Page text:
WP43 Linguistic ethnography, interactional sociolinguistics and the study of identities.
This paper provides an overview of linguistic ethnography and interactional sociolinguistics, two closely related perspectives on communication, and in order to develop an account of their relevance to ?real world issues?, it discusses their contribution to the study of ?identity?. It is hard to imagine any research engaging with identity being dry or pointless, and yet when I am actually nose-down in the empirical analysis of interactional data, ?identity? is not a particularly useful term. Indeed, if it comes in too quickly, there is a risk either of obscuring the dynamic ambiguities in everyday social experience or of losing sight of the ?immediate struggles? preoccupying people. So the kinds of issue that have greatest currency in public and social science debate don?t necessarily jump out at me from the data right away, and instead, it is often only when I step back from the intensive process of trying to work out what?s going on in a particular episode that notions like identity becomes potentially relevant, pointing to a more general set of issues or debates that the episode maybe speaks to. Identity, in other words, tends to feature as a second- or third-order abstraction, a bridge back from data analysis to social science literatures and public debate, just one among a number of potential resources for explaining why the research is important, for answering the ever-pressing questions ?So what? Why bother??.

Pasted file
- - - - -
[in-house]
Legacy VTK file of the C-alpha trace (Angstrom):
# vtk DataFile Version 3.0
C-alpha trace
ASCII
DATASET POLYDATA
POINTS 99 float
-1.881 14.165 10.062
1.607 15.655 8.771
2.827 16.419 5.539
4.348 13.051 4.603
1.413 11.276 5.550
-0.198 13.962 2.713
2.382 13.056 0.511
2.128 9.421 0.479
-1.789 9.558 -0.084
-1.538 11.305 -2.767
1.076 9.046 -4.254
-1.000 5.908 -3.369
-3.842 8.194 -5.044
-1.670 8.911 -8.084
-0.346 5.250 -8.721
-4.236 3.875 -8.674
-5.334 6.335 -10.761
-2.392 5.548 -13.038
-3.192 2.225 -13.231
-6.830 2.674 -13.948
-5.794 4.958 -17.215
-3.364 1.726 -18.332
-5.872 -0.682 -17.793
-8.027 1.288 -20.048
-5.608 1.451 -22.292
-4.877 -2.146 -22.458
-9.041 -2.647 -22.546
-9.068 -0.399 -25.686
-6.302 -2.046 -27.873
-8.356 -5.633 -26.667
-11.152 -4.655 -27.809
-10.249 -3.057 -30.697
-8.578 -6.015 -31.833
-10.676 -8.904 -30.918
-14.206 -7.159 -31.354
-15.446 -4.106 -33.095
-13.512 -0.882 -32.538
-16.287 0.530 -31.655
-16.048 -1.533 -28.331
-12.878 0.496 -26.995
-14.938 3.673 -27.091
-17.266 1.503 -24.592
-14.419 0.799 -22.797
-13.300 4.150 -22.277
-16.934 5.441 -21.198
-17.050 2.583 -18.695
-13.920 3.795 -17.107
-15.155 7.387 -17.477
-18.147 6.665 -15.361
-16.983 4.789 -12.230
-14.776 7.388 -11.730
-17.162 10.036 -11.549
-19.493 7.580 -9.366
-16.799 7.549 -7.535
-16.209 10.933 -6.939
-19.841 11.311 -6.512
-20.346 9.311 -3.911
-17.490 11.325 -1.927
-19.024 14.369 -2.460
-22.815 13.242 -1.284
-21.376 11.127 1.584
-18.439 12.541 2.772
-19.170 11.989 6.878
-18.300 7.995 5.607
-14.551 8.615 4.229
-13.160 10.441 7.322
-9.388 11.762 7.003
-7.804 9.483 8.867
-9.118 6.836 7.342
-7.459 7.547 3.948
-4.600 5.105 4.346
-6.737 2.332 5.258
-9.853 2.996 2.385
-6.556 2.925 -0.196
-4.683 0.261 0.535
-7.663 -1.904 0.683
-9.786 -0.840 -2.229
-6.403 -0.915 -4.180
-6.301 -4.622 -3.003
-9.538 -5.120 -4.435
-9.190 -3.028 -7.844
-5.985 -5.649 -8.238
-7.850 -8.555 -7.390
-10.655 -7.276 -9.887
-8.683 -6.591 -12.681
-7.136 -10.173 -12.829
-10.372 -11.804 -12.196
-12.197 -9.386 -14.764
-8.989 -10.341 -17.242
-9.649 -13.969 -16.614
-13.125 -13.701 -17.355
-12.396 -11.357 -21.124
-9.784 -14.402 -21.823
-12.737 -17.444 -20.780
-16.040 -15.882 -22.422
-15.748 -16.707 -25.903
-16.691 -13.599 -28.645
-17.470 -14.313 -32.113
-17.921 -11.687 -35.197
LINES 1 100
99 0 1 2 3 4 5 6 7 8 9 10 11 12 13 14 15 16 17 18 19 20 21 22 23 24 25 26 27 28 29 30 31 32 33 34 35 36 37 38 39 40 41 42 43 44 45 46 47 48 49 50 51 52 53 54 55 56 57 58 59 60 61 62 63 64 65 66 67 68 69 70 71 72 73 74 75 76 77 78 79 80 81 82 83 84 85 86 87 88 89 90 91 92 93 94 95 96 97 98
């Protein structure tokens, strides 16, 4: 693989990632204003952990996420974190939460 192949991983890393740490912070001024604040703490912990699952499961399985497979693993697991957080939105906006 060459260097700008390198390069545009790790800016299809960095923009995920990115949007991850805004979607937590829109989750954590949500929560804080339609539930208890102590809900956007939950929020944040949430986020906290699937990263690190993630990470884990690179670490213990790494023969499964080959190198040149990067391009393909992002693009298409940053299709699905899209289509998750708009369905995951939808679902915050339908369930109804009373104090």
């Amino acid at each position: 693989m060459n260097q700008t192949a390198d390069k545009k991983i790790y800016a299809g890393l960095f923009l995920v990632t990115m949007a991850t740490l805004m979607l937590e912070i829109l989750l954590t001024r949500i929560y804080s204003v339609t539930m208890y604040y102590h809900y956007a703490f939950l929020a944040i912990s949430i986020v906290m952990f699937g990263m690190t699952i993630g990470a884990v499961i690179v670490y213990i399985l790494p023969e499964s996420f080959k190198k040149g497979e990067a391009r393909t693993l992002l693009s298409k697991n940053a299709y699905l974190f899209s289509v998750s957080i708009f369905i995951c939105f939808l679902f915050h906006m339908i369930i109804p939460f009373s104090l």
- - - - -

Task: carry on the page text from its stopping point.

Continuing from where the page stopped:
What are these investigative procedures and perspectives that speak to identity issues, that often engage with the ideas about identity expressed by their informants, but that don?t incorporate the term ?identity? into their most basic analytic vocabularies? In what follows, I shall begin with a characterisation of linguistic ethnography (LE) and interactional sociolinguistics (IS), sketching a set of concepts and frameworks that are certainly capable of accommodating a concern with identity, but that do not depend on it. After that, I shall try to show how these approaches can be used to look at one very significant social identity ? social class ? though again, during the empirical analysis itself, I shall hold the term ?identity? in abeyance, only bringing it in afterwards in the third section to renew the connection with more general debates and literatures. Finally, in the last section, I shall consider the worry that this kind of analysis is impracticably over-complicated.